In recent years, UK authorities have expanded their toolkit to include draconian Unexplained Wealth Orders (UWOs). The seizure of suspect wealth remains firmly on the agenda.
Super-prime property, art and jewellery as well as elite schools have all been identified as attractors of illicit wealth. As a safeguard, banks, lawyers, estate agents and high-value dealers in the UK must report suspicions to the National Crime Agency and the threshold for reporting is low.
Suspicious Activity Reports filed by banks, estate agents and trust and company service providers have all increased this year.
Private schools are also now expected to be alert to suspect wealth and Politically Exposed Persons (PEPs). All this means that reports are inevitably being made in relation to high net worth persons, including Russian oligarchs based in the UK.
Information in a report, which can include details of domestic and foreign bank accounts, addresses and assets, can in due course trigger a UWO application or account freeze. It begs the question whether the UK’s assertiveness when it comes to source of wealth queries is causing some to think twice about establishing themselves and their families here.
The UK is one of only a handful of countries with a UWO regime. An authority may apply to the High Court for an order where it believes there is a discrepancy between a PEP or criminal suspect’s wealth and a specific asset.
The order requires the person to explain how they acquired the asset. An unsatisfactory explanation will lead to a further application to forfeit the asset. When they were introduced in 2017, UWOs were billed as a major weapon against corruption. So far, they have targeted not just organised crime figures but wealthy foreigners, including those who have fallen out of favour with their governments. PEPs from Russia and other CIS States (Commonwealth of Independent States) are squarely within the sights of the authorities as the regime does not apply to domestic or European Economic Area PEPs.
As the lead agency for UWOs, the National Crime Agency is likely to be scrutinising the profiles and assets of oligarchs with property in the UK, including holders of Tier 1 investor or “golden” visas.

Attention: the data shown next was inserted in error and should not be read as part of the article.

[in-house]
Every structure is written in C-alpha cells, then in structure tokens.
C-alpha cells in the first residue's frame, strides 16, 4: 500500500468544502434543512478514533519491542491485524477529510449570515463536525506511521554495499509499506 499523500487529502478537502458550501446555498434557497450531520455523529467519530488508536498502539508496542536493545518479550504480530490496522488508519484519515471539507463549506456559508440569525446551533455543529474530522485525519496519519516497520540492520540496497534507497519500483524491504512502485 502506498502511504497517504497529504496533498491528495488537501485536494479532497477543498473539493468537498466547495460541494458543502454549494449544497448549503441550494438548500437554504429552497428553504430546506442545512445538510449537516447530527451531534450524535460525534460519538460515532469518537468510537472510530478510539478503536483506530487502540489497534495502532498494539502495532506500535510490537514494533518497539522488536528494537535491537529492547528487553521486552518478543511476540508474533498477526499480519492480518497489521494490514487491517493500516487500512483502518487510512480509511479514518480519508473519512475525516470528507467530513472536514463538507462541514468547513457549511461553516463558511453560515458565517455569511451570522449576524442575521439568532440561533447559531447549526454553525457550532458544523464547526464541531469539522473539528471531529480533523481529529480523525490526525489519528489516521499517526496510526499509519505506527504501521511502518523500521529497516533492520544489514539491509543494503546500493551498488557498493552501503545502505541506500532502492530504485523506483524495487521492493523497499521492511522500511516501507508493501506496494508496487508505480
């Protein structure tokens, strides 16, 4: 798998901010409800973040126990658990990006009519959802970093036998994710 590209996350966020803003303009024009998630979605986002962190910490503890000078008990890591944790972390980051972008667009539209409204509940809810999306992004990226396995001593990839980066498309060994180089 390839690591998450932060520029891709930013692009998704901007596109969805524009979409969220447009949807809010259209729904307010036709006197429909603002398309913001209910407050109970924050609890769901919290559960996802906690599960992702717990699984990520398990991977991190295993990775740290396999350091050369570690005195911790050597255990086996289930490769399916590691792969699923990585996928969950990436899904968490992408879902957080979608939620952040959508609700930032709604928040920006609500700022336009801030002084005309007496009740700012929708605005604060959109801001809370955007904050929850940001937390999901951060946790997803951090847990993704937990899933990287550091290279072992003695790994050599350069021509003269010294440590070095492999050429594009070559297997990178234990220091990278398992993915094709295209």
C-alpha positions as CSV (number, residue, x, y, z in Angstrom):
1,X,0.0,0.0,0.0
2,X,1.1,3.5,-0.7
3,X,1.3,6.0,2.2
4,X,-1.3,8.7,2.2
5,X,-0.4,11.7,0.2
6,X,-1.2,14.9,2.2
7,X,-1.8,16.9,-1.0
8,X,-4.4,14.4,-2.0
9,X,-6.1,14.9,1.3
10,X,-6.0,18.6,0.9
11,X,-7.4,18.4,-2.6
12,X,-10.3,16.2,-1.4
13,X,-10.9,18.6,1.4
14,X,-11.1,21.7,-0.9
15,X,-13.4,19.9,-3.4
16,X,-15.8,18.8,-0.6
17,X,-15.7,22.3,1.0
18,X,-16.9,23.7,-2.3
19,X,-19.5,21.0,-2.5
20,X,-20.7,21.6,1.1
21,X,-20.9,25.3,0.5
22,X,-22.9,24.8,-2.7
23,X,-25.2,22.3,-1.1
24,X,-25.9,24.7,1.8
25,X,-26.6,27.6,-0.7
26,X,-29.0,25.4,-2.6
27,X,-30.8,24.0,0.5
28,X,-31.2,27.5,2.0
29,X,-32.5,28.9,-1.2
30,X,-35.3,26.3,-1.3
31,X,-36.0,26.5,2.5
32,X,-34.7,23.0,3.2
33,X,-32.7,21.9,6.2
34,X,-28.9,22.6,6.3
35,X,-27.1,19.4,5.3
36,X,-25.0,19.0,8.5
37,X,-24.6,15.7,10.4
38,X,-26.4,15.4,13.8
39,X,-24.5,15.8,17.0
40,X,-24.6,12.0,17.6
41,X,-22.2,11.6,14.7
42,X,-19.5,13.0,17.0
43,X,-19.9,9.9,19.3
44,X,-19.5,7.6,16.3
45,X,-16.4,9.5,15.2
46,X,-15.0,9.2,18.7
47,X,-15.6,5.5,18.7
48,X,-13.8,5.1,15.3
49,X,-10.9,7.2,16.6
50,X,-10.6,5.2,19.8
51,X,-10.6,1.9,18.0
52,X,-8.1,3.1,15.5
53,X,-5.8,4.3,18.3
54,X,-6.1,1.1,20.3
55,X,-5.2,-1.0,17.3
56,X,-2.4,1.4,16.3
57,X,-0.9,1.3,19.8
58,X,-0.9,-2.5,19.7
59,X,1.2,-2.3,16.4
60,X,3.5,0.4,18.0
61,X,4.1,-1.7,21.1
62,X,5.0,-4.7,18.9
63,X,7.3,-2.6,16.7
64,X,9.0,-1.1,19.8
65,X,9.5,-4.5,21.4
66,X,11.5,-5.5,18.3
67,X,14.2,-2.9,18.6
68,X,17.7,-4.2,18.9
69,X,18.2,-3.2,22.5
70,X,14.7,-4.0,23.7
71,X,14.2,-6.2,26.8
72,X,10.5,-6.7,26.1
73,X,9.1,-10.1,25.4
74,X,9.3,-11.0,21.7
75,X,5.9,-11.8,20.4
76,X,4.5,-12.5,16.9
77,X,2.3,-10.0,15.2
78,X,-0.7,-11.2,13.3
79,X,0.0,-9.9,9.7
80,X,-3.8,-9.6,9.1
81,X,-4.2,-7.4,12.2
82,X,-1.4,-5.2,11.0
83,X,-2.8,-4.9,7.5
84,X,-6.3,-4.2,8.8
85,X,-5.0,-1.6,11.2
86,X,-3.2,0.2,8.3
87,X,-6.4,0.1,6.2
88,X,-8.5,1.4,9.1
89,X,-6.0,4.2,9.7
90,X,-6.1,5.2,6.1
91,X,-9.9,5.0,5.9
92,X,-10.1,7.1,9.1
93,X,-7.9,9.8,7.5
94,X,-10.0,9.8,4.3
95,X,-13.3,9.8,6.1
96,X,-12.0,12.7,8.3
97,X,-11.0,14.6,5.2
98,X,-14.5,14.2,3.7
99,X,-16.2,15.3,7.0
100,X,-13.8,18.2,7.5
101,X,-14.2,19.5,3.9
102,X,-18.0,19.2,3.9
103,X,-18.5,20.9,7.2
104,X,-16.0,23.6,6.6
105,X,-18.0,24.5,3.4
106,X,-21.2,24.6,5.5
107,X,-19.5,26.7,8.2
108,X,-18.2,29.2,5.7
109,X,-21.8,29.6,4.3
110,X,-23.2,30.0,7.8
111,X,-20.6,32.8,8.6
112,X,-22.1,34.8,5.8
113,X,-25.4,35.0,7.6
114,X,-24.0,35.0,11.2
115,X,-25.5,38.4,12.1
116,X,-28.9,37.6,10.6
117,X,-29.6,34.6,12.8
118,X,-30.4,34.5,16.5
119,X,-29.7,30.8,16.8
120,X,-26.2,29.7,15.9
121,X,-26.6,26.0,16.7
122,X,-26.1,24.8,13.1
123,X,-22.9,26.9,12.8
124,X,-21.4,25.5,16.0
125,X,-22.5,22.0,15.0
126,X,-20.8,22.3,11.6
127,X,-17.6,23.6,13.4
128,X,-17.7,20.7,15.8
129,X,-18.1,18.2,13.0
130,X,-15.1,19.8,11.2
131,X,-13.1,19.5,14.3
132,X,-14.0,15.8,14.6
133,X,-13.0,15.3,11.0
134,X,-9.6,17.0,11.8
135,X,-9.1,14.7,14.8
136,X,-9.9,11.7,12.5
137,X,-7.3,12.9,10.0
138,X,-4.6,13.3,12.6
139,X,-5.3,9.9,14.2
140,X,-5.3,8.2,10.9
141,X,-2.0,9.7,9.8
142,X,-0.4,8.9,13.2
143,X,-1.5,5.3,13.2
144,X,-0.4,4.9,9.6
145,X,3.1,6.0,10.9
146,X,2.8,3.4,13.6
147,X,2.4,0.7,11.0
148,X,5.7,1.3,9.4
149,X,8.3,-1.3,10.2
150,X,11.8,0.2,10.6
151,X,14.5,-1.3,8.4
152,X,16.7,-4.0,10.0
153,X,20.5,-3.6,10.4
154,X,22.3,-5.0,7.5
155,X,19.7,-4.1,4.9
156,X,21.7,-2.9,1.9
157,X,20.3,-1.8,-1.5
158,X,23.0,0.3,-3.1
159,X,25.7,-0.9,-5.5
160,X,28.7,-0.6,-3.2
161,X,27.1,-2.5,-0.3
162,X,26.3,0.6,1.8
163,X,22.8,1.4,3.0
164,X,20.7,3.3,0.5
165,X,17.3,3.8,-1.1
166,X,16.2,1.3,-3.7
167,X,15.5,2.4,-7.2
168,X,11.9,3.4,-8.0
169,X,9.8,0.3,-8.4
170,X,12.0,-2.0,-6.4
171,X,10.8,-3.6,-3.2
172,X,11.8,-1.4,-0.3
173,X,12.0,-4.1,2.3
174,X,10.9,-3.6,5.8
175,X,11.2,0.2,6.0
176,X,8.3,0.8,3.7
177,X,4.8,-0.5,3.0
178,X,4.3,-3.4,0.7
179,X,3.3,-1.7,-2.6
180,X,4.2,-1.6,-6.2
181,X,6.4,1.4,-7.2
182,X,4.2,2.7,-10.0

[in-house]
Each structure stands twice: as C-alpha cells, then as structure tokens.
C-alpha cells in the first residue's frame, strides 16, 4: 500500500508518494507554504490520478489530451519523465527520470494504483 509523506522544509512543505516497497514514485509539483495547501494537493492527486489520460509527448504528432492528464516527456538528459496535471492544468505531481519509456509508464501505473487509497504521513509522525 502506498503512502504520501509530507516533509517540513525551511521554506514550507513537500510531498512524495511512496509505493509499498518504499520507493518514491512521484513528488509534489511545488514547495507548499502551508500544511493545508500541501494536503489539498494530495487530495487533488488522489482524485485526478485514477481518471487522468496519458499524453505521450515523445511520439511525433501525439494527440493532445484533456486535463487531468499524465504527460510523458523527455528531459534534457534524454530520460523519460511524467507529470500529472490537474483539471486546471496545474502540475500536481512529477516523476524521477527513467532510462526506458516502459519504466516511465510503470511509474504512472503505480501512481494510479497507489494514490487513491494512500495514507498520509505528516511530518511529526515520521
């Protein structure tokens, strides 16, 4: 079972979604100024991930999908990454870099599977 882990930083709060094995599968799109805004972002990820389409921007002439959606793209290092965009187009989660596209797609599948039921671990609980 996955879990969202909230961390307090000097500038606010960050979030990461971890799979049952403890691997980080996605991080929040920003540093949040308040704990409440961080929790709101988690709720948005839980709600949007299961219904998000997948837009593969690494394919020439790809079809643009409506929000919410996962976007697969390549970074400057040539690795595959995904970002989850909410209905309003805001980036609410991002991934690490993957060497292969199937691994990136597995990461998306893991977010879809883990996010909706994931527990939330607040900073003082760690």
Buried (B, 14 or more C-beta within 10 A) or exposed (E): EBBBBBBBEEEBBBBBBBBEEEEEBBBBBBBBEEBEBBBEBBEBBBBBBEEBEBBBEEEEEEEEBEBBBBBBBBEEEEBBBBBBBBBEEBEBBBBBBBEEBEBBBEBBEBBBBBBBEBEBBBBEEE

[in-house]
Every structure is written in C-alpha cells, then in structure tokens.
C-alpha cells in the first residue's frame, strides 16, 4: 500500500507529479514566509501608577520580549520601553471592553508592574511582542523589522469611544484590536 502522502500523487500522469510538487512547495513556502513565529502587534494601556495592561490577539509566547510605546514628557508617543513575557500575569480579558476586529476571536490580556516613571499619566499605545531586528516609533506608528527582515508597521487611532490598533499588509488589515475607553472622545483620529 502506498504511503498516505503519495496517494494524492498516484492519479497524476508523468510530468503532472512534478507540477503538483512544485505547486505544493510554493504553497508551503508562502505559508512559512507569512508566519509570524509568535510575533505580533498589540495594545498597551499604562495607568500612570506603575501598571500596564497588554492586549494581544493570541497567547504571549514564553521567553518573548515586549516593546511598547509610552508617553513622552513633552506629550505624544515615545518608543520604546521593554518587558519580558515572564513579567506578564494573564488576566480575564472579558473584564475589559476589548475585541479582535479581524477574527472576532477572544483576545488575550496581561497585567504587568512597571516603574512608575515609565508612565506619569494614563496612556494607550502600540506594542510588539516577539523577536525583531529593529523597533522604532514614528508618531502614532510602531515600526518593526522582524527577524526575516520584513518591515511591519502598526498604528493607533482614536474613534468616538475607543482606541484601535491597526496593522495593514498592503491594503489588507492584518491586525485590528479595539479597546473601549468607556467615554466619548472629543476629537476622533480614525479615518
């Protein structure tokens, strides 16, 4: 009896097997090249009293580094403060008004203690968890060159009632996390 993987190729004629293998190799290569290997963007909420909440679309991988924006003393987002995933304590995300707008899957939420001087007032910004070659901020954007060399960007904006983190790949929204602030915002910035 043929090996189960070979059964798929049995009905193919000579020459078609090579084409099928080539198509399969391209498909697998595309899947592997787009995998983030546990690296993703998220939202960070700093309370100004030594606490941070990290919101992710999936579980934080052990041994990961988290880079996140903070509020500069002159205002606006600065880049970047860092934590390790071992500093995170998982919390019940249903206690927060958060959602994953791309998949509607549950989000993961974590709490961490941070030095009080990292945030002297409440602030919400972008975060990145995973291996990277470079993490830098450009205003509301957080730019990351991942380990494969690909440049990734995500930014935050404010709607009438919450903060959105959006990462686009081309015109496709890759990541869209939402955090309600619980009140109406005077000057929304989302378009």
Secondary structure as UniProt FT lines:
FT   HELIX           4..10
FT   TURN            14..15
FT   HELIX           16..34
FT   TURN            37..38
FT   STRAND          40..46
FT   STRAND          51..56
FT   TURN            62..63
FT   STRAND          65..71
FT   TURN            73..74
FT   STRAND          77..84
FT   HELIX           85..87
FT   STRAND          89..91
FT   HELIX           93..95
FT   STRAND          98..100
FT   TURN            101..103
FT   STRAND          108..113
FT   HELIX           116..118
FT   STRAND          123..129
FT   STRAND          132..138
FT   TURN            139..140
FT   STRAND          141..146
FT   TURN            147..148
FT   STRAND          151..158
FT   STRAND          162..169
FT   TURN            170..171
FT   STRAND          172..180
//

Suspicious Activity Reports filed by banks, estate agents and trust and company service providers have all increased this year. Tax records as well as information provided in support of visa applications may be shared by other agencies. Not only the high profile will be in the spotlight. The definition of a PEP for the purposes of a UWO is widely configured and includes past and present holders of prominent functions, as well as family members and close associates.
The group potentially exposed to a UWO is large. Mindful of this, it is not uncommon for an oligarch to actively seek advice on exposure and to prepare an audit trail in relation to certain assets. It can be time-intensive to ensure that the legitimate provenance of an asset is supported, especially where foreign income streams are involved or the source of funds go back many years.
Some are planning ahead to ensure that they are not caught on the back foot. From a practical perspective, undertaking the exercise now has a dual utility. The information gathered may also be deployed to satisfy customer due diligence requests made by banks, lawyers and other professionals in the UK and elsewhere.
Experience shows that oligarchs can be proactive when it comes to evidencing the origin of wealth but nothing suggests that UWOs are having a chilling effect on their presence or investment in the UK.
The UK’s prestigious educational institutions, respected legal system and sophisticated professional and financial services sectors continue to make it a desirable place to live and invest.
Other factors are the comparative safety and prime property market that is all the more attractive given the fluctuating currency. Further, the UWO experience has not been plain sailing for the National Crime Agency.
Although there have been headline-grabbing orders, it recently suffered a major setback when a UWO relating to a Kazakh PEP was lifted. Investigative deficiencies were laid bare and substantial costs awarded. The National Crime Agency can be expected to tread carefully on the next occasion but the recent outcome also suggests a willingness to take a risk in the pursuit of suspect wealth.
Although UWOs have not dented the attraction of the UK, PEPs from CIS States should not disregard their exposure.
Anita Clifford is an associate barrister at London-based Bright Line Law